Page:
On voting in DC

In 2012, 91.4% of of residents of the District of Columbia voted for Obama. With this, he won the district’s three electoral college vote. We are probably the furthest thing away from a swing state there is. With 47.9% of registered Democrats voting, DC was the “state” with the highest Democratic turnout. And it’s not a state. And with a 90-10 margin it hardly matters that everyone went to vote. But we did.

There are other times when voting in DC matters more than on the presidential election, I think. The primaries are really important. Local elections are super important. Yet very few people vote. Turnout is less than 25%. That is terrible. And it’s not DC. I don’t care if you moved here from Ohio and Florida at the same time. If you live in DC now, you vote in DC. And if you complain that your vote doesn’t count, or that it doesn’t matter as much as it did in Cleveland or Gainsville or wherever, then you go vote on the local election. You go vote today.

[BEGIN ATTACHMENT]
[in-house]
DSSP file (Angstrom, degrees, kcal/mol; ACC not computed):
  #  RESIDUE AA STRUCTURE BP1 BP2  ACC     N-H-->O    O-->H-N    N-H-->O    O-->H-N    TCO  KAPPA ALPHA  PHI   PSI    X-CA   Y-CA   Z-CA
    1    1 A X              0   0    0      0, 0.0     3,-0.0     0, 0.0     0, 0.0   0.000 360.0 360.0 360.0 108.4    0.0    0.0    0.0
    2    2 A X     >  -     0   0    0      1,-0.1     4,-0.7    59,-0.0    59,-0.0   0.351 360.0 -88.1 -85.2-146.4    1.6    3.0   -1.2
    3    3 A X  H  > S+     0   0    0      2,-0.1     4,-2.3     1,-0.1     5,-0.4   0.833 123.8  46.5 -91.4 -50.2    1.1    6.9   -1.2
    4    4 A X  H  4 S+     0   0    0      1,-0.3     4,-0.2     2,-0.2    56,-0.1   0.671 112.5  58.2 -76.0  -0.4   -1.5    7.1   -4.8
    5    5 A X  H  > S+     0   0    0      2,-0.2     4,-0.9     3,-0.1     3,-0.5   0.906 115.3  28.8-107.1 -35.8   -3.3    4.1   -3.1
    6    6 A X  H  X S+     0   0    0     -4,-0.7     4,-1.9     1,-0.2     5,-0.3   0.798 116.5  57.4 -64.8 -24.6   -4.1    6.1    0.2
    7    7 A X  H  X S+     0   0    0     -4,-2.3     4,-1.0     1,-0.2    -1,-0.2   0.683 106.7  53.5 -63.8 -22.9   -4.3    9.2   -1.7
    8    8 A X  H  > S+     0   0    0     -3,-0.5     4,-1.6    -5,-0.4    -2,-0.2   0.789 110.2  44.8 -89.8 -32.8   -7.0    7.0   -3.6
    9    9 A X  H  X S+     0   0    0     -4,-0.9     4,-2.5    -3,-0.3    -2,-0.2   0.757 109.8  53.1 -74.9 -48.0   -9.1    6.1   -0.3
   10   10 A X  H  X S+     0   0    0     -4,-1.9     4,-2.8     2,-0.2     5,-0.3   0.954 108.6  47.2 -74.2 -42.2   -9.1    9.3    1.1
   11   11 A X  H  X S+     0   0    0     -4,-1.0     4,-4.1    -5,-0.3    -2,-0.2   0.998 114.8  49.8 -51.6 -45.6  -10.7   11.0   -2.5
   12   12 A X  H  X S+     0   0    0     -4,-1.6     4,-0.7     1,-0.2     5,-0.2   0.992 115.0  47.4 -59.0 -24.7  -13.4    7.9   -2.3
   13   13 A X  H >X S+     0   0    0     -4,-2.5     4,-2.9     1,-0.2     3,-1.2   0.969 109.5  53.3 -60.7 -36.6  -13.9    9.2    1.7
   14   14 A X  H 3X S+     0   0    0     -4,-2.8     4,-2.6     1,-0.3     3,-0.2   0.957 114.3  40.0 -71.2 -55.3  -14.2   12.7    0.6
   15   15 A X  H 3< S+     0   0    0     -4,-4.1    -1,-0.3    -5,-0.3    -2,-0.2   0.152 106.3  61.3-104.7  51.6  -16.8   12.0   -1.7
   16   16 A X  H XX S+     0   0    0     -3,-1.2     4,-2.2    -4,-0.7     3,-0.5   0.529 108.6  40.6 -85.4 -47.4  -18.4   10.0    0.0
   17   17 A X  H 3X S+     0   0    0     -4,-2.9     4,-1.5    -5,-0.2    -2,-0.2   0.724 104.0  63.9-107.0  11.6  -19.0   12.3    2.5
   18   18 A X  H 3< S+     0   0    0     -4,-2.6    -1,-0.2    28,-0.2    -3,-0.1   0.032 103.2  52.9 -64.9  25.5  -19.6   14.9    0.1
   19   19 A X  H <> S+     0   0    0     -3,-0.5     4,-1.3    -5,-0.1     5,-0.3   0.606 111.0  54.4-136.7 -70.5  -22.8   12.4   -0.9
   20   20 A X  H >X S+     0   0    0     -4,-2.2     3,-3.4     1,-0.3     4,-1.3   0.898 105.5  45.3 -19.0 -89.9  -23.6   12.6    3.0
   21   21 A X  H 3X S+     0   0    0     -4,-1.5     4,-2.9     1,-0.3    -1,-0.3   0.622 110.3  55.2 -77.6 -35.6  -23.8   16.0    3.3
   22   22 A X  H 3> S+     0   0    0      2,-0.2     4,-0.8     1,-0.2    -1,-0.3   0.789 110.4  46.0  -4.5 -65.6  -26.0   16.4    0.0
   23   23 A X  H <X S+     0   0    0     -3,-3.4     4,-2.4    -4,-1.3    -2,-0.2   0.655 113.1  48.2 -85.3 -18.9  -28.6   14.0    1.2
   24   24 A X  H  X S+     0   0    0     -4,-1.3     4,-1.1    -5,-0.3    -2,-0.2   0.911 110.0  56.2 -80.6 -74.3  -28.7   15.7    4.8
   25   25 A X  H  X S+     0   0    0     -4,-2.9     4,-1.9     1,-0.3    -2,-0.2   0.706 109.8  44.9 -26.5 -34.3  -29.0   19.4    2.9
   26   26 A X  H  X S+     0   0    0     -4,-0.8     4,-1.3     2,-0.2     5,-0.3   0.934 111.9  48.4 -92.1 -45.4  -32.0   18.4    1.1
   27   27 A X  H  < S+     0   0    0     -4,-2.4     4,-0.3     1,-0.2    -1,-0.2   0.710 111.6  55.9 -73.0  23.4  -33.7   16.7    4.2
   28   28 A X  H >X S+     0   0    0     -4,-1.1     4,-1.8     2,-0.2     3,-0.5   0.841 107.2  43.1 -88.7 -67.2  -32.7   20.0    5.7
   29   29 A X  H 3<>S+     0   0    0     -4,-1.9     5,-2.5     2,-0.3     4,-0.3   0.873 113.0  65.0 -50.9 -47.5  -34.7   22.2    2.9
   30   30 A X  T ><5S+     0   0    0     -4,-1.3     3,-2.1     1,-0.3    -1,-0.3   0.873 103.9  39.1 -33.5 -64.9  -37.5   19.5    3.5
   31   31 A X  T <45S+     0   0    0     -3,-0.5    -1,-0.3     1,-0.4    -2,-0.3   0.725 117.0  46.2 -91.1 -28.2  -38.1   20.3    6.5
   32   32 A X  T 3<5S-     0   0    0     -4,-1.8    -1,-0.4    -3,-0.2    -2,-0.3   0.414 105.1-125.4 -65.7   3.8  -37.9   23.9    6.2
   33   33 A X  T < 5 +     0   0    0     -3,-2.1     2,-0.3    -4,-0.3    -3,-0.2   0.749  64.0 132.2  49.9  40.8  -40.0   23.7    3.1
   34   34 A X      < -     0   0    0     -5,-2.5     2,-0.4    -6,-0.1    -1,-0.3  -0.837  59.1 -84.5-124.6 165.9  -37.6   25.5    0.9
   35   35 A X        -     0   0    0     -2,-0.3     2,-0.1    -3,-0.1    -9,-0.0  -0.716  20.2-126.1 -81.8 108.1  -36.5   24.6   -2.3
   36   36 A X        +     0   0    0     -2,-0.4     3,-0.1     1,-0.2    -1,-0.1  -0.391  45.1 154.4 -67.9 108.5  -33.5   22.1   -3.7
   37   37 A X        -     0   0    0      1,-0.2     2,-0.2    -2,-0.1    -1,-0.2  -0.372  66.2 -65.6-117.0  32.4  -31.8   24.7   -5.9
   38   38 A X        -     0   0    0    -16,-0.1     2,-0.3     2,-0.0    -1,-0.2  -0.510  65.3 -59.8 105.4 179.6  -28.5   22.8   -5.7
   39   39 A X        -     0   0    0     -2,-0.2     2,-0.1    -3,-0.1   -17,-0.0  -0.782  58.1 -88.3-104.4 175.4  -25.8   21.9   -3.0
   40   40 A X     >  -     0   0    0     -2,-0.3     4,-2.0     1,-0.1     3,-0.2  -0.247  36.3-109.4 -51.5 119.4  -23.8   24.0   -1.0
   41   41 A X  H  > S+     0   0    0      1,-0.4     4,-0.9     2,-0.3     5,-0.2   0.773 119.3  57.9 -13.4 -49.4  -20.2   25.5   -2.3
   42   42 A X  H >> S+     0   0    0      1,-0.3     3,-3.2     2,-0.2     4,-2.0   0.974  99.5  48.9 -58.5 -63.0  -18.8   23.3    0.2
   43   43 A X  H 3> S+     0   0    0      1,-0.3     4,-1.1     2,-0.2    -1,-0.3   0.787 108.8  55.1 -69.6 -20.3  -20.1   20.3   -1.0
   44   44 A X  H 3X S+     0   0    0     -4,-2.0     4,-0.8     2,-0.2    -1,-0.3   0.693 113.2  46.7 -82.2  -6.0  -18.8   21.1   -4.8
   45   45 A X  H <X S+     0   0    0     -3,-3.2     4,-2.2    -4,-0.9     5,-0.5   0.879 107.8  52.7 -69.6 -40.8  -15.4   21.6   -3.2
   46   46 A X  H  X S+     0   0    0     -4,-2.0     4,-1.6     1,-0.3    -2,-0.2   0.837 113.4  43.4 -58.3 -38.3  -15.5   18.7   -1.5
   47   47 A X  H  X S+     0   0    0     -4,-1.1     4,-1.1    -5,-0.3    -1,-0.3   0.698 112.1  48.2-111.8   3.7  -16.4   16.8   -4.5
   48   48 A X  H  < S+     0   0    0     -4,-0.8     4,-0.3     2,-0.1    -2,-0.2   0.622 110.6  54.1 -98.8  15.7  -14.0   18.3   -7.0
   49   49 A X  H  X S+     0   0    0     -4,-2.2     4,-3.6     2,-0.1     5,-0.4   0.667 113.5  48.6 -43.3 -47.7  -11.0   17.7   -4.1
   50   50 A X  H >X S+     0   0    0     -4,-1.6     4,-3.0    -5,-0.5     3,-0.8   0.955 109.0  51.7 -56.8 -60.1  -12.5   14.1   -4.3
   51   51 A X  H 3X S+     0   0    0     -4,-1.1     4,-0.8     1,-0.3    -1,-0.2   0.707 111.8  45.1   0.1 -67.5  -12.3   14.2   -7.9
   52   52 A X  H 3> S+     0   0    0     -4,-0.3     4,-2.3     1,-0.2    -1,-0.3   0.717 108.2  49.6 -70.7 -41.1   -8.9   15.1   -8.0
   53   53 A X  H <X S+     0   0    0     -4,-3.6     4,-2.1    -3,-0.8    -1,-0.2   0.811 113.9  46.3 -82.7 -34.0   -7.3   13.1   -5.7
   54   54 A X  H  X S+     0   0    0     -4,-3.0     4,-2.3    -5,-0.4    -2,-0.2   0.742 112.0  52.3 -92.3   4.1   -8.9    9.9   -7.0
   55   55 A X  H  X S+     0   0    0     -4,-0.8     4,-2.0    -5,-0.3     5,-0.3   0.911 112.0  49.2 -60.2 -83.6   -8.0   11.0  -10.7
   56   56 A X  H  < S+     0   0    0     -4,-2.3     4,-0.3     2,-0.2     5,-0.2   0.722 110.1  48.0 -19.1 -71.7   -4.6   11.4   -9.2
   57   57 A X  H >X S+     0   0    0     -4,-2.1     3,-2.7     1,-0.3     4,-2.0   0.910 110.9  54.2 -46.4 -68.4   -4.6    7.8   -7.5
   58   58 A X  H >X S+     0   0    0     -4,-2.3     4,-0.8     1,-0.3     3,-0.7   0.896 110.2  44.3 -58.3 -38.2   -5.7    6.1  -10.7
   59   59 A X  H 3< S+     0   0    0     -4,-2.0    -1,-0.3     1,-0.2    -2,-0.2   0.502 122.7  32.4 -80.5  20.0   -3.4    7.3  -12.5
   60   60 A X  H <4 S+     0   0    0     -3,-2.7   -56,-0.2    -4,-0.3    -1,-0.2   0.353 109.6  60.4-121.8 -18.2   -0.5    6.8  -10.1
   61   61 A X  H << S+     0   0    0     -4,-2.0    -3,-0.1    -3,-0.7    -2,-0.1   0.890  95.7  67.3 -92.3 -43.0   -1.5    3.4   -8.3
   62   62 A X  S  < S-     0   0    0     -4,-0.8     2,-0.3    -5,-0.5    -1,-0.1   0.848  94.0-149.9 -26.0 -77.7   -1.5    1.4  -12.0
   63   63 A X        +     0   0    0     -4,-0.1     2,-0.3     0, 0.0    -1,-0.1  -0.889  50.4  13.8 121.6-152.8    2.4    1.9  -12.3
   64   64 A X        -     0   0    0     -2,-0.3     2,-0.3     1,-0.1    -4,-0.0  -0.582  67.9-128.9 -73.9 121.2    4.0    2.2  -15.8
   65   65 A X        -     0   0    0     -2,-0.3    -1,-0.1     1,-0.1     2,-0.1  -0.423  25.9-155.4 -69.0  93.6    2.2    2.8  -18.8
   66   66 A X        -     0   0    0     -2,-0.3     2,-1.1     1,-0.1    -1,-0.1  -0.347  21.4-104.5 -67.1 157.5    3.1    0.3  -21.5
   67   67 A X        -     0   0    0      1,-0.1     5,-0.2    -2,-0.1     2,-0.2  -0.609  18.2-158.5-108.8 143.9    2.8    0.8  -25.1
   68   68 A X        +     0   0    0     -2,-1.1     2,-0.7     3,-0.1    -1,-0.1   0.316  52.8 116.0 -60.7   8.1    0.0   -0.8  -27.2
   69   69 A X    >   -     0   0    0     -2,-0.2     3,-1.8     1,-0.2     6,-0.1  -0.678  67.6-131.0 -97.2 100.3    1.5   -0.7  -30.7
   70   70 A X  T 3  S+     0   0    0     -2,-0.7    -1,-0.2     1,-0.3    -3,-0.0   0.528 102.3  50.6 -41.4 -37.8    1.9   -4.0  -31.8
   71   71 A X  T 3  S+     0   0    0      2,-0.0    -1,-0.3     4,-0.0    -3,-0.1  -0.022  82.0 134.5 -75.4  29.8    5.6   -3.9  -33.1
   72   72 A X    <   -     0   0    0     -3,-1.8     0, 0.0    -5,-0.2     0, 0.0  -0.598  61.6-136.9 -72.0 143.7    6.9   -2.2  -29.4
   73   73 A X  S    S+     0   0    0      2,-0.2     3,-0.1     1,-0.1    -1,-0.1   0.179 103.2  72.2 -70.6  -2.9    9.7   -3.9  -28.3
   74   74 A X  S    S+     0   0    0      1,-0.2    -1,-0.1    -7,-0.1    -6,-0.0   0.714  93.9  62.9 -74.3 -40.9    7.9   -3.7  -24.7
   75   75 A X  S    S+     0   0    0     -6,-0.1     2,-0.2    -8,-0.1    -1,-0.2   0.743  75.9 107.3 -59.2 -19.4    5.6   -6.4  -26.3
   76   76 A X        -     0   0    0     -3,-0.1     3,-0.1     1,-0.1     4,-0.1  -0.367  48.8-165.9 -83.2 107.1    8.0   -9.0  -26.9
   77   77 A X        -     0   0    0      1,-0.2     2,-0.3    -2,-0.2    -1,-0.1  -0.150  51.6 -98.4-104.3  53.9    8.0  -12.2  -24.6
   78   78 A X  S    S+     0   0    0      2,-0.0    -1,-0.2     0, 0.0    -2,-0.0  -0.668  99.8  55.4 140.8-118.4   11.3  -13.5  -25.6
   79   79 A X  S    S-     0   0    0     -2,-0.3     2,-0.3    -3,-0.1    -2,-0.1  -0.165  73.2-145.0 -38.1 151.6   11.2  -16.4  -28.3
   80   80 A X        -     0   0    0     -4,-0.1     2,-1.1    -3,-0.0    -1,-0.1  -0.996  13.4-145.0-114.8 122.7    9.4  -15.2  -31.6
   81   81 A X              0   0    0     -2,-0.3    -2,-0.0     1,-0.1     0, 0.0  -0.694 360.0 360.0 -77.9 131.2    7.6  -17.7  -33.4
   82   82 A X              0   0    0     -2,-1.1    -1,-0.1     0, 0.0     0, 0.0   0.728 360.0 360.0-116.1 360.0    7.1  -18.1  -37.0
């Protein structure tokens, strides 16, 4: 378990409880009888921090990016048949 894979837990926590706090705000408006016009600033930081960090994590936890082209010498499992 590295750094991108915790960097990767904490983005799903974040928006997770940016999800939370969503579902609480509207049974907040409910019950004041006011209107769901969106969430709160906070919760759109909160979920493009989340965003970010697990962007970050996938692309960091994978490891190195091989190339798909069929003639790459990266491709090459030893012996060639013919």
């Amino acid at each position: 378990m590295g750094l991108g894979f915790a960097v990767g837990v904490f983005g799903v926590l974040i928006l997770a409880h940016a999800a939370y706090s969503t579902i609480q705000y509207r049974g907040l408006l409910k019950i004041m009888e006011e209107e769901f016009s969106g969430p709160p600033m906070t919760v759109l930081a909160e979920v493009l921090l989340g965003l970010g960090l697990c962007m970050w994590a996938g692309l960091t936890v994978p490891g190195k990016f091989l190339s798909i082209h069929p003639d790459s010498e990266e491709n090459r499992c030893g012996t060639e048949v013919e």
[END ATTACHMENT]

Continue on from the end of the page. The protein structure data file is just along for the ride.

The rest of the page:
And when you go vote, don’t show your ID because you don’t have to. I asked the poll official at my precinct if I needed my ID and he said “no, but it would help the process.” I didn’t give him my ID. I spelled my name for him. And I spelled it again when he couldn’t find it in the system. And one more time when he thought my last name was my first name. And then I could vote because I live here, because it doesn’t matter what your skin color is or what your name is.

I voted. Because it matters. Because it’s the right thing to do. And especially because my sister’s vote on a much more important issue in Venezuela didn’t count, so it would seem unappreciative to disregard the opportunity that I have here.

Proof that I voted. Just in case.

Proof that I voted. Just in case.


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